Paul Glover: Well, and just to highlight that again, I always use a simple example of going to the gym. I’m a gym rat, I’m ready. When we finish our conversation. I’m on the way to the gym because it prepares me for the day. And I figured out very quickly that if I go by myself, I’ll do a half workout. It’s not that I won’t do it. But I will not lift as much as I can. When does that happen? When I have a coach; when the coach has kept a record of my performance, and it goes, ‘So what are we trying to accomplish here?’
Here’s what I want, then he’ll say, ‘Okay, here’s the exercises we’re going to do’. And by the way, here’s the weight that you’re going to lift today, which is probably heavier than the weight I would have listed on all the ways. We could serve our energy, although we’re like, ‘I don’t feel like it today’. A coach is like, ‘I don’t care if you feel like it’. You know, as a leader, you don’t get to say that. I don’t feel like being a leader today. Or ‘I’m having a bad day’. No, you’re not. If you’re a leader, you’re not entitled to that. By the way, with your coach, you can have a bad day. Of course, we’re there as a coach, we’re there for that emotional issue also, because you can’t separate the coach, the person from the reality of their family and their environment. But by the way, that’s every employee that works for you or works with you. So anyway, the coach is there to help you be better. That’s the one step every leader should take.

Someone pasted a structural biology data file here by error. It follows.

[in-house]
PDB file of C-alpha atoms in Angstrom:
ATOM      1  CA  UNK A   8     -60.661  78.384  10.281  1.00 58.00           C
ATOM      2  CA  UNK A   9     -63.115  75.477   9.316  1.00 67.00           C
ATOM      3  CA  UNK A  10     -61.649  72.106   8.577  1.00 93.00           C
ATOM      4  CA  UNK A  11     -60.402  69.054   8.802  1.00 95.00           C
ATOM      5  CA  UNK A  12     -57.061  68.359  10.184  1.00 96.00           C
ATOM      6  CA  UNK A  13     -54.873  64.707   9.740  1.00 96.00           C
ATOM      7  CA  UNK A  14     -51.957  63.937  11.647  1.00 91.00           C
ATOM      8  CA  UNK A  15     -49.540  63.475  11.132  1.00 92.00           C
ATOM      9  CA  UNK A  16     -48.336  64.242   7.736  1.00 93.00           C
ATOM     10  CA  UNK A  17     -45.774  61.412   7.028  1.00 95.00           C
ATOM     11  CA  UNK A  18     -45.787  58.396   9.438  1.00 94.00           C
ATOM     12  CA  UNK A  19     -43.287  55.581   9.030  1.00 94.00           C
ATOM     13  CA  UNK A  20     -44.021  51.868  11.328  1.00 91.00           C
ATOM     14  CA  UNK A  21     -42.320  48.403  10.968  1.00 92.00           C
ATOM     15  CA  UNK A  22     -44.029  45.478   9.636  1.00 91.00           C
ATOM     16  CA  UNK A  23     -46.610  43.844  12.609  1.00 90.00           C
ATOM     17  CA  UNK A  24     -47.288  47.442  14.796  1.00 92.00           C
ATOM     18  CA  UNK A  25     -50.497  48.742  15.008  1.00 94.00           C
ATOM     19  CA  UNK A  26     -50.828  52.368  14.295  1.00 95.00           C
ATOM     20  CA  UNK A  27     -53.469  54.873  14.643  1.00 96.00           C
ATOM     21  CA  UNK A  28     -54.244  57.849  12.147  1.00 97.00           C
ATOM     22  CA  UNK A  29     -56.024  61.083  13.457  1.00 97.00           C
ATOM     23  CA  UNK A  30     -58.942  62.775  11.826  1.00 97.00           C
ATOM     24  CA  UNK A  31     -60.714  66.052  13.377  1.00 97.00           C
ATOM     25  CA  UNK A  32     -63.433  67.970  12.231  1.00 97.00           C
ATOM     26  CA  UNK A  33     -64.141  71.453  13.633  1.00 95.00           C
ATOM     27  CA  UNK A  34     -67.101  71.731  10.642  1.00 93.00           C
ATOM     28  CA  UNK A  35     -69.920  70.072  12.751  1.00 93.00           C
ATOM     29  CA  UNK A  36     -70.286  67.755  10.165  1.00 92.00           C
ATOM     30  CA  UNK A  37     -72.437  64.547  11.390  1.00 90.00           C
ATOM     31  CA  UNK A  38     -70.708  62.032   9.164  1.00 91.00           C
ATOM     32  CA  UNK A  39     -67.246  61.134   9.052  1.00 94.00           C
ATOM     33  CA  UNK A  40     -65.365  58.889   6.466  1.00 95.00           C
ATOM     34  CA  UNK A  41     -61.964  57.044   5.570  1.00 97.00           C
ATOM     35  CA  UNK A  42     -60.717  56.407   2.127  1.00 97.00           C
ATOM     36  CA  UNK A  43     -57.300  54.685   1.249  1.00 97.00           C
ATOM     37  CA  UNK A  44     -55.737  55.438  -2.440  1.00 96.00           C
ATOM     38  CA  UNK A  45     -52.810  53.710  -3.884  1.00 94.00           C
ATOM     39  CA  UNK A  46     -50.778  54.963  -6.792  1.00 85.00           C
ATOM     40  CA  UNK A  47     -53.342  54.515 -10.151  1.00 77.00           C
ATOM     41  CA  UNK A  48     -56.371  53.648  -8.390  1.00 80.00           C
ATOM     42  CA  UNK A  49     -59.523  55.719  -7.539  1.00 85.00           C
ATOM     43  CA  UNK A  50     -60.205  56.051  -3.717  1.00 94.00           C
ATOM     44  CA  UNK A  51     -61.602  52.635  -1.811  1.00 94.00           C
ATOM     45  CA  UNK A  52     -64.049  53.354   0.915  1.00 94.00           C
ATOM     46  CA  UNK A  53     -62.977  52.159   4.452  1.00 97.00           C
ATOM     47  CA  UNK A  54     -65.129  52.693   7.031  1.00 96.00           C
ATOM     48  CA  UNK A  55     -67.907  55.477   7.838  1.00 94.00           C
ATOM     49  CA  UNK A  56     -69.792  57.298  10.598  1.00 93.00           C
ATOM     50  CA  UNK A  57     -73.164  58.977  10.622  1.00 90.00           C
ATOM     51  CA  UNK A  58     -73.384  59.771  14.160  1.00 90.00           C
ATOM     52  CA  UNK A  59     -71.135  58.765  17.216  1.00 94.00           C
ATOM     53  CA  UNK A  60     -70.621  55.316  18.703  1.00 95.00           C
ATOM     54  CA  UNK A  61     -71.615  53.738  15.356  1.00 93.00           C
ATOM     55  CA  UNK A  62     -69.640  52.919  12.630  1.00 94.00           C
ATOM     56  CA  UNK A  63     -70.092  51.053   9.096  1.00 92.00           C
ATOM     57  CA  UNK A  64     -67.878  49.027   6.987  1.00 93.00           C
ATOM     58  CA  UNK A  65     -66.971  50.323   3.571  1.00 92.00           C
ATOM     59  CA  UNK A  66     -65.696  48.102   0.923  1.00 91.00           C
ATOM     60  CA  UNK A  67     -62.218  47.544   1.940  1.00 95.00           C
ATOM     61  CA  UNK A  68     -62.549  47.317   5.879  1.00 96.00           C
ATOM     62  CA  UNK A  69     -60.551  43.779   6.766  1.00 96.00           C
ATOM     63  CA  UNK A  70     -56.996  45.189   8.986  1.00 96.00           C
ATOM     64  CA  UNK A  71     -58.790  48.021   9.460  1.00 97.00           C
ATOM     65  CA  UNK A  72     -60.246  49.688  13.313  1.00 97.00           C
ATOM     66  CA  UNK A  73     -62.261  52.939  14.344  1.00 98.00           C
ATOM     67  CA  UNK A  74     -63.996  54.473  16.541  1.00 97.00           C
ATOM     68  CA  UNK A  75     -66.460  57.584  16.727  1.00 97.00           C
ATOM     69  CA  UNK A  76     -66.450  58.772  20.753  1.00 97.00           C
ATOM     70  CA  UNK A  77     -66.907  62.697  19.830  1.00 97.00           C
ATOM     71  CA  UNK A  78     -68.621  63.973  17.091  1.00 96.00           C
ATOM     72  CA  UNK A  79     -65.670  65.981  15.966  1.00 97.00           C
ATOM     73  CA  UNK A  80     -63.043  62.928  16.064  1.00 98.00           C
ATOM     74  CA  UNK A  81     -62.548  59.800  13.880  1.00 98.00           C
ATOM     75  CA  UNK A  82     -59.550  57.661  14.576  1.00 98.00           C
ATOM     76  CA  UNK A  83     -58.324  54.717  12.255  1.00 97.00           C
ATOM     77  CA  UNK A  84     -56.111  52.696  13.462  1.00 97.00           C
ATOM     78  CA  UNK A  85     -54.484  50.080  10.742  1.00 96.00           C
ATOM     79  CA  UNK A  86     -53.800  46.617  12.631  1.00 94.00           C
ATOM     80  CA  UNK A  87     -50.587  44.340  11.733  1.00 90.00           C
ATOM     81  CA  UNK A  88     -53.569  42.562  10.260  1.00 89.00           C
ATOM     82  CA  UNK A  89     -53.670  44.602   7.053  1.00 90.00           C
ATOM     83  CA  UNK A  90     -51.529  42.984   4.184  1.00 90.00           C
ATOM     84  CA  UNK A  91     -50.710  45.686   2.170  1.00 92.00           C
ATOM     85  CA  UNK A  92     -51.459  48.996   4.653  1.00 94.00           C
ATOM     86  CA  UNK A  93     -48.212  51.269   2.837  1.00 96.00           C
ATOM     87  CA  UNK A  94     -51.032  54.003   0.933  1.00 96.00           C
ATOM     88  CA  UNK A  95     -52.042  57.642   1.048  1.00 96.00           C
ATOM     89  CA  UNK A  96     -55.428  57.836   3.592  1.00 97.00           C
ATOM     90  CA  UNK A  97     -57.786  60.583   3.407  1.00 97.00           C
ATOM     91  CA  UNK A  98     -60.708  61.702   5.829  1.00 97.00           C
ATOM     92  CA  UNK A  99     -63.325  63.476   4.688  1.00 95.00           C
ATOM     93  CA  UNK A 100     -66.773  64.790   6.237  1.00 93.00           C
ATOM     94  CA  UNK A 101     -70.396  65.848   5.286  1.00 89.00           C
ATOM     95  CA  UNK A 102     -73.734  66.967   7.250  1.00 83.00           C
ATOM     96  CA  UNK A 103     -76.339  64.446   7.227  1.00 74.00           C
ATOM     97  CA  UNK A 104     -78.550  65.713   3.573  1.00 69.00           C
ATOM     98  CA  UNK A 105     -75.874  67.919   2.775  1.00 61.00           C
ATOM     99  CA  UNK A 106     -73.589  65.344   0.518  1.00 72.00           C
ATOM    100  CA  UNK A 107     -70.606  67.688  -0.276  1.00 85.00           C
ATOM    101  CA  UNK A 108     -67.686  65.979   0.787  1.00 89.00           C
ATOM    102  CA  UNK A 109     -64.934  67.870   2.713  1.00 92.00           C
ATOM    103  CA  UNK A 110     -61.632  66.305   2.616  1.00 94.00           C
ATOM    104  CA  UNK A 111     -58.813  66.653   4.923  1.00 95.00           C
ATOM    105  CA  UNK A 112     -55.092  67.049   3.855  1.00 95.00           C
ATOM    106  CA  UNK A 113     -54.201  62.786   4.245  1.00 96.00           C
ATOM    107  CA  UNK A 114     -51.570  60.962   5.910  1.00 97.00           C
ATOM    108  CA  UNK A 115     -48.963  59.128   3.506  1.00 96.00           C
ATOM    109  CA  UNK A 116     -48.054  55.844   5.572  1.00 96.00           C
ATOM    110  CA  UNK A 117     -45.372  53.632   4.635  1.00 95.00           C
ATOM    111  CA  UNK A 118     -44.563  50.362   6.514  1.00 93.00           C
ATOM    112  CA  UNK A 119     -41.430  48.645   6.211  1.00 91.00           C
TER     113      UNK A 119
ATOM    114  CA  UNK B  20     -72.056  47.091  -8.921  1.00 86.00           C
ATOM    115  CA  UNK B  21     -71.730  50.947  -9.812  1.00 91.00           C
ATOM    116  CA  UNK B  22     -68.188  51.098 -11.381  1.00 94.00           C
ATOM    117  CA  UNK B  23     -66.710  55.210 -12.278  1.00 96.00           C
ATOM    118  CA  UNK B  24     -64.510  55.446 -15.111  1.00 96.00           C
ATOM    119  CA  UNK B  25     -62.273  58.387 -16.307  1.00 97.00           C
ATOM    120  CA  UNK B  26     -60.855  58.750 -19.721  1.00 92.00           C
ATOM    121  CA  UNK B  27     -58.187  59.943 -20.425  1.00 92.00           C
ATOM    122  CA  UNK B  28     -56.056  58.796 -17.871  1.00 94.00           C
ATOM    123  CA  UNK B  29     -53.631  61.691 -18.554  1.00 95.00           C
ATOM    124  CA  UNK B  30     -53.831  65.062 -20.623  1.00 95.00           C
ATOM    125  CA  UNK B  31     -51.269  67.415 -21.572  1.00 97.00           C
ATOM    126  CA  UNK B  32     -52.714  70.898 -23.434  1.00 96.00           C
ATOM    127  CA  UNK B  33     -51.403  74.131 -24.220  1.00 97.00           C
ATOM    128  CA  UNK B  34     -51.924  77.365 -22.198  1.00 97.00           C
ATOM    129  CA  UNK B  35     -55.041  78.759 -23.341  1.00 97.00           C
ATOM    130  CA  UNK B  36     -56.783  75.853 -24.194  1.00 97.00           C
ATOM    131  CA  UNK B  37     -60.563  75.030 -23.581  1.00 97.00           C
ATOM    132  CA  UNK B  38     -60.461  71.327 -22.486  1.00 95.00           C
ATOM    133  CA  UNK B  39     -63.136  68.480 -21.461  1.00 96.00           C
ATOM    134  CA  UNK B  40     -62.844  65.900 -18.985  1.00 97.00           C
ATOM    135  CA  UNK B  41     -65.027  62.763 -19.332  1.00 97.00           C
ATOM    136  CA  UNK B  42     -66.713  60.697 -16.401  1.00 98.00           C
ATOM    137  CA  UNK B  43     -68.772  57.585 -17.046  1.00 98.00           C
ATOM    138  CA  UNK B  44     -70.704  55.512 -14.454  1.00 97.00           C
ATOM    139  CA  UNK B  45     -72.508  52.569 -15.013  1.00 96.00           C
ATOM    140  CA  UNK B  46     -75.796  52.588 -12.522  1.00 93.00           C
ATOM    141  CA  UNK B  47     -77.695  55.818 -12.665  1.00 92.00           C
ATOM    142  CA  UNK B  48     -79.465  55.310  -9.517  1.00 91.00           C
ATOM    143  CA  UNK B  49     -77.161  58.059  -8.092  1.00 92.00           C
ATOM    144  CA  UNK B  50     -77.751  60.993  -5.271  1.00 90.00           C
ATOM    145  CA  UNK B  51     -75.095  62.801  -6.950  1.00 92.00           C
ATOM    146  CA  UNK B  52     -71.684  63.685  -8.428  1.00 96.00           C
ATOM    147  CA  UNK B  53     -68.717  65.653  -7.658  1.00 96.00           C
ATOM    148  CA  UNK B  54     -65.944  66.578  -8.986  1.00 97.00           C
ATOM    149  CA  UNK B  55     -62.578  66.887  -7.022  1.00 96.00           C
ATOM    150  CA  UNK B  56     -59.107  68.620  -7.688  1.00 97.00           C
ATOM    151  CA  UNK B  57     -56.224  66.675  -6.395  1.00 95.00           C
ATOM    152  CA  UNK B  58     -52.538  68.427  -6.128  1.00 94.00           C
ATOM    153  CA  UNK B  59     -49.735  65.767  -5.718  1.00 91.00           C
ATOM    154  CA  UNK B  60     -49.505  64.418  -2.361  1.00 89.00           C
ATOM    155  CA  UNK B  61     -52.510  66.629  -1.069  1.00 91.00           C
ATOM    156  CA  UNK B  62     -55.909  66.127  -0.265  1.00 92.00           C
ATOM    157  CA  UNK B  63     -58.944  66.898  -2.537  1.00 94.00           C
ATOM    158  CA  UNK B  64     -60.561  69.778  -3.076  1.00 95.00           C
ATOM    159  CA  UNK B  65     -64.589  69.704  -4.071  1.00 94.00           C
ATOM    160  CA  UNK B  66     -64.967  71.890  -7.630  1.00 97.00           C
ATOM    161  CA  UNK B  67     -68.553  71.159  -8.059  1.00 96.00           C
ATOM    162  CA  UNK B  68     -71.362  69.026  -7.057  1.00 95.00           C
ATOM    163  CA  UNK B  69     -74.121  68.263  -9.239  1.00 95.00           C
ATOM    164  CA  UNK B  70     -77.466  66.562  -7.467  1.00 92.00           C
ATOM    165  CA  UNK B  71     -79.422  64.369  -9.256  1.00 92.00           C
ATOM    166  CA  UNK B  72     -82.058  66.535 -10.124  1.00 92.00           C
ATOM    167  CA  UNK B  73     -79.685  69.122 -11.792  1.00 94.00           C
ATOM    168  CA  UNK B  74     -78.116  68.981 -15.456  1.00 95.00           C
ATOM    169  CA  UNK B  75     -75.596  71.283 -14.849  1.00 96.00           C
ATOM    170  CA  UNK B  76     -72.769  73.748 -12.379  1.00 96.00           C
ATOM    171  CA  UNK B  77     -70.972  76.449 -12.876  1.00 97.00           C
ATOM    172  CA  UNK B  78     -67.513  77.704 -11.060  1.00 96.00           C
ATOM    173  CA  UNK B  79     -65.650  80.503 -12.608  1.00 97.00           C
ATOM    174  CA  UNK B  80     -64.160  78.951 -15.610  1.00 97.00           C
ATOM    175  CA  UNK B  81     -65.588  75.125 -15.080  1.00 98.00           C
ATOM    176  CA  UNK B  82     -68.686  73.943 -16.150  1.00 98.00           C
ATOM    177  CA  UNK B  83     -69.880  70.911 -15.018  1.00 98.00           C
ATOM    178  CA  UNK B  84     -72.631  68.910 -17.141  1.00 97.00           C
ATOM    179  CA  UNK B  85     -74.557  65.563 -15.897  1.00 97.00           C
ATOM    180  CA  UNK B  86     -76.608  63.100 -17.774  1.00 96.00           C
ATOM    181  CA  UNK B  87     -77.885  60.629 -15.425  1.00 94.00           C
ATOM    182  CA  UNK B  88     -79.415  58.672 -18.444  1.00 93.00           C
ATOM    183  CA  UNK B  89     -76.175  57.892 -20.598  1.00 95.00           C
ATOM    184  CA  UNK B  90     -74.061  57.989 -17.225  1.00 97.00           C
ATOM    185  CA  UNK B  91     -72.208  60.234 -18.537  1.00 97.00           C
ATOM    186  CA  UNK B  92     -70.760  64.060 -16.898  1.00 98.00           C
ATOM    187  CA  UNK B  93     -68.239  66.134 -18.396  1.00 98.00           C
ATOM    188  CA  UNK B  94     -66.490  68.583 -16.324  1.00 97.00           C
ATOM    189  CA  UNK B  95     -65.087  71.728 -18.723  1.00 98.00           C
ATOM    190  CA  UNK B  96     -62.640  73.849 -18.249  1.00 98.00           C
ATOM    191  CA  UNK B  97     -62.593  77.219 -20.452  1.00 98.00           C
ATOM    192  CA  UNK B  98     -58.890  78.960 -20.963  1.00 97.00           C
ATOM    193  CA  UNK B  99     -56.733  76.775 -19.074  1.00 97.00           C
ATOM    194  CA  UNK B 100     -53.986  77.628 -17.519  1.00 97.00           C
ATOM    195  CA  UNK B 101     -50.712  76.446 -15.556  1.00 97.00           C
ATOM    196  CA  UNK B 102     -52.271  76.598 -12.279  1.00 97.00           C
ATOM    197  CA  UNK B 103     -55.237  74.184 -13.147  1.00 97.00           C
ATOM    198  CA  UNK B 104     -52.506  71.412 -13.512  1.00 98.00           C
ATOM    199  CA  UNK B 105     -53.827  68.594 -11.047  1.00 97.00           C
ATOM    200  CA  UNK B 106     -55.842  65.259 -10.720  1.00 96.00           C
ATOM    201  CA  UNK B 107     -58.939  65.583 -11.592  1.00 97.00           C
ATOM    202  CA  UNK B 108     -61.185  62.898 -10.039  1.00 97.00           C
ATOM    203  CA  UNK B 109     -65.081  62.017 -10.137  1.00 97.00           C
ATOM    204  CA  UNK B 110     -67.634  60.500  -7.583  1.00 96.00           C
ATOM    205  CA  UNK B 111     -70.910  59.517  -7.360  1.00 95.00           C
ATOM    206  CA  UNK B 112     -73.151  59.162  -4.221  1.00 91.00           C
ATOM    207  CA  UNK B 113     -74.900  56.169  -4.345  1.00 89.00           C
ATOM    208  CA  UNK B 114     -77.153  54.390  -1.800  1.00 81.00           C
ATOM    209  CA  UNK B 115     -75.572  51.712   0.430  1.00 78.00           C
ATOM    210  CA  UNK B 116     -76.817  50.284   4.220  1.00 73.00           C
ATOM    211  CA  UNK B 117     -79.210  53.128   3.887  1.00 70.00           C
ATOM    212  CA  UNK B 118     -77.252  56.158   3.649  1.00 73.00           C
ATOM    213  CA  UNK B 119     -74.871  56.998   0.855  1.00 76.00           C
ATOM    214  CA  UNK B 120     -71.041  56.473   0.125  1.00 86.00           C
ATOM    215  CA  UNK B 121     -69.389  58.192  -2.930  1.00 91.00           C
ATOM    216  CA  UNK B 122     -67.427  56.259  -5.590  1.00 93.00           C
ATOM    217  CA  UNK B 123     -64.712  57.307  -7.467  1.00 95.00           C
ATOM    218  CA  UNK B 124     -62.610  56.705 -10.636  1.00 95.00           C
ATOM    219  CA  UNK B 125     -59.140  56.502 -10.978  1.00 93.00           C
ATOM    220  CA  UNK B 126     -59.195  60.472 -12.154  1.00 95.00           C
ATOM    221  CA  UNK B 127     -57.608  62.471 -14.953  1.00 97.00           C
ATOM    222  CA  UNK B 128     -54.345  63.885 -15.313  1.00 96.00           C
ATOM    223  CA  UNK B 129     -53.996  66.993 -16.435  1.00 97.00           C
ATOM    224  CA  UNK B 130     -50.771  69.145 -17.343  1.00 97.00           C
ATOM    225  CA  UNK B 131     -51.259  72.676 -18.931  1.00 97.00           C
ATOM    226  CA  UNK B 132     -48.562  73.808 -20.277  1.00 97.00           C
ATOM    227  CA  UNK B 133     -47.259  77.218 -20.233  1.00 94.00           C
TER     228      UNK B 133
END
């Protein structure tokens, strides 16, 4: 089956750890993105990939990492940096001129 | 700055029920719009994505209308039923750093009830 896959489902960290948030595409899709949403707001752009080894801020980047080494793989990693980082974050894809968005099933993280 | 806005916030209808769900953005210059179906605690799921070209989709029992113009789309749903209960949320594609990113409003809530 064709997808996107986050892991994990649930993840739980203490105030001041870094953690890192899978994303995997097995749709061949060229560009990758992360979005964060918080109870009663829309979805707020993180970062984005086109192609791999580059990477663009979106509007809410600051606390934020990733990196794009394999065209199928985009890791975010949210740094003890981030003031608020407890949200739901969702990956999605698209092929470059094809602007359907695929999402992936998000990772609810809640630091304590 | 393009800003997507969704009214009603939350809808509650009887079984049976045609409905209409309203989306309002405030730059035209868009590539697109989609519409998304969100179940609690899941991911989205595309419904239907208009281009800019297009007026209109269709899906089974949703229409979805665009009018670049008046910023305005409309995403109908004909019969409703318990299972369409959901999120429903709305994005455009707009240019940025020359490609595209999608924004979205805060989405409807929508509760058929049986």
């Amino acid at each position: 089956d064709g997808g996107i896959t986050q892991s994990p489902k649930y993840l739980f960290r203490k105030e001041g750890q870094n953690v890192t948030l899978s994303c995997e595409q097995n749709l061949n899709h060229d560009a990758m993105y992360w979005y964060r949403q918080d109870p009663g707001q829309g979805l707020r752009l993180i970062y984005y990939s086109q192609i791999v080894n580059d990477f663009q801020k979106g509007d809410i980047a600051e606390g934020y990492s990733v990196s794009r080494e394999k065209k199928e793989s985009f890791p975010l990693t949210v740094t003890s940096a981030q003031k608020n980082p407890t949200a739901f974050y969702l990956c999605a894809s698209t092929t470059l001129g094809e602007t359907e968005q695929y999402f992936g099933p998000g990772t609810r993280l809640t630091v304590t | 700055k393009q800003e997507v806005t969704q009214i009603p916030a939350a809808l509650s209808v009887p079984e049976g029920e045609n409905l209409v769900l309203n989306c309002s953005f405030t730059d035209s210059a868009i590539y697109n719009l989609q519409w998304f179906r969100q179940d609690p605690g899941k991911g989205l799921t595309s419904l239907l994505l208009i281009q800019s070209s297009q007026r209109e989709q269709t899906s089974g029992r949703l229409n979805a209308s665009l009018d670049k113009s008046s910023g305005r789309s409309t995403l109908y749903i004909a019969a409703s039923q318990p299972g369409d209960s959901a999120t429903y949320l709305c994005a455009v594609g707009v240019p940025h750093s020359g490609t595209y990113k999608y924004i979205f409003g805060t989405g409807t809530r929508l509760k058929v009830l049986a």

Georgiana: Well, this has been super interesting and very useful. Thank you so much for talking to me today. Paul. I wish you good luck, and we stay in touch.
Paul Glover: Absolutely! Georgiana, first, again thank you so much for the opportunity. I’m really appreciative. I know that I ramble a lot, but that happens when the person that’s the host asks the interesting question.
Georgiana: That’s been super interesting. But Paul before I forget, how can people reach you? This is also very important.
Georgiana: Got it. Thank you so much, Paul. Enjoy your day.
Paul Glover: Georgiana, you also. Enjoy a wonderful holiday.
This was Employer Branding: The Inside Podcast. You can find our podcasts on Spotify on Apple podcasts and content on employer branding-related things on employerbranding.tech. Until the next time, stay tuned.